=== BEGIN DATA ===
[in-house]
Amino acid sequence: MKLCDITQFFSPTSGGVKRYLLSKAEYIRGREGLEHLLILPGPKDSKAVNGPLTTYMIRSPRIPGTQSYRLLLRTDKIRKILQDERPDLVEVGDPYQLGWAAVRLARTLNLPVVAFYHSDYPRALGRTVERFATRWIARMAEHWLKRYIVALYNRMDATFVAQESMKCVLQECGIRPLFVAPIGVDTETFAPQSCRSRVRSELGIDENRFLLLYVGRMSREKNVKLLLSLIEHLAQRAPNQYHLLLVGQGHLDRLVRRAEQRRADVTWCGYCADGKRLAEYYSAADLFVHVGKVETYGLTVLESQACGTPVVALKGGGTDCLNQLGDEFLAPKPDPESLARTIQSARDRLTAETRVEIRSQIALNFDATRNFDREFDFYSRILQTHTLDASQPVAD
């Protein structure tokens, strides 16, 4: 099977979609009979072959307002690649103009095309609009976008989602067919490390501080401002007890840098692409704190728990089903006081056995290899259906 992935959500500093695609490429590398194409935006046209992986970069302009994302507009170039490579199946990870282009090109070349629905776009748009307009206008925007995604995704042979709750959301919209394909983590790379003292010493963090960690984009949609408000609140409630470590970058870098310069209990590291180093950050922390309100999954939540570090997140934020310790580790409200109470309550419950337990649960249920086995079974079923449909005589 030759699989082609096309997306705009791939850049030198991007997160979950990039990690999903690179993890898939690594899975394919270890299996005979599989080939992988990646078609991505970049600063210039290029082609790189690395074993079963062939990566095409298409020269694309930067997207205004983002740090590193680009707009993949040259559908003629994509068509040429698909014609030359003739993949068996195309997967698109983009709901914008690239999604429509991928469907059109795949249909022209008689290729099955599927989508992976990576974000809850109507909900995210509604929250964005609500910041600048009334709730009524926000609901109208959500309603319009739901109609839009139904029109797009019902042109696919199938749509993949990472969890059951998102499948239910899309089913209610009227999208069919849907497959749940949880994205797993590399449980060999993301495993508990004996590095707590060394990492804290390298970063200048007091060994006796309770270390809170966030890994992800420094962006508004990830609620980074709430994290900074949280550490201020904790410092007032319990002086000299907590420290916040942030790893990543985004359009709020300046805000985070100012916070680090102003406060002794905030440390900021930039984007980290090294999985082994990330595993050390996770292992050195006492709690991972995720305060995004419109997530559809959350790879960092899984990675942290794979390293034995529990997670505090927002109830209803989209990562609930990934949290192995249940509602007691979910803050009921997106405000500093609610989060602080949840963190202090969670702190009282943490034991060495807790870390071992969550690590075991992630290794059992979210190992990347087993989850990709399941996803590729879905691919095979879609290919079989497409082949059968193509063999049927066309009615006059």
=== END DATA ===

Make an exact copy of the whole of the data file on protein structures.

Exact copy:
[in-house]
Amino acid sequence: MKLCDITQFFSPTSGGVKRYLLSKAEYIRGREGLEHLLILPGPKDSKAVNGPLTTYMIRSPRIPGTQSYRLLLRTDKIRKILQDERPDLVEVGDPYQLGWAAVRLARTLNLPVVAFYHSDYPRALGRTVERFATRWIARMAEHWLKRYIVALYNRMDATFVAQESMKCVLQECGIRPLFVAPIGVDTETFAPQSCRSRVRSELGIDENRFLLLYVGRMSREKNVKLLLSLIEHLAQRAPNQYHLLLVGQGHLDRLVRRAEQRRADVTWCGYCADGKRLAEYYSAADLFVHVGKVETYGLTVLESQACGTPVVALKGGGTDCLNQLGDEFLAPKPDPESLARTIQSARDRLTAETRVEIRSQIALNFDATRNFDREFDFYSRILQTHTLDASQPVAD
């Protein structure tokens, strides 16, 4: 099977979609009979072959307002690649103009095309609009976008989602067919490390501080401002007890840098692409704190728990089903006081056995290899259906 992935959500500093695609490429590398194409935006046209992986970069302009994302507009170039490579199946990870282009090109070349629905776009748009307009206008925007995604995704042979709750959301919209394909983590790379003292010493963090960690984009949609408000609140409630470590970058870098310069209990590291180093950050922390309100999954939540570090997140934020310790580790409200109470309550419950337990649960249920086995079974079923449909005589 030759699989082609096309997306705009791939850049030198991007997160979950990039990690999903690179993890898939690594899975394919270890299996005979599989080939992988990646078609991505970049600063210039290029082609790189690395074993079963062939990566095409298409020269694309930067997207205004983002740090590193680009707009993949040259559908003629994509068509040429698909014609030359003739993949068996195309997967698109983009709901914008690239999604429509991928469907059109795949249909022209008689290729099955599927989508992976990576974000809850109507909900995210509604929250964005609500910041600048009334709730009524926000609901109208959500309603319009739901109609839009139904029109797009019902042109696919199938749509993949990472969890059951998102499948239910899309089913209610009227999208069919849907497959749940949880994205797993590399449980060999993301495993508990004996590095707590060394990492804290390298970063200048007091060994006796309770270390809170966030890994992800420094962006508004990830609620980074709430994290900074949280550490201020904790410092007032319990002086000299907590420290916040942030790893990543985004359009709020300046805000985070100012916070680090102003406060002794905030440390900021930039984007980290090294999985082994990330595993050390996770292992050195006492709690991972995720305060995004419109997530559809959350790879960092899984990675942290794979390293034995529990997670505090927002109830209803989209990562609930990934949290192995249940509602007691979910803050009921997106405000500093609610989060602080949840963190202090969670702190009282943490034991060495807790870390071992969550690590075991992630290794059992979210190992990347087993989850990709399941996803590729879905691919095979879609290919079989497409082949059968193509063999049927066309009615006059």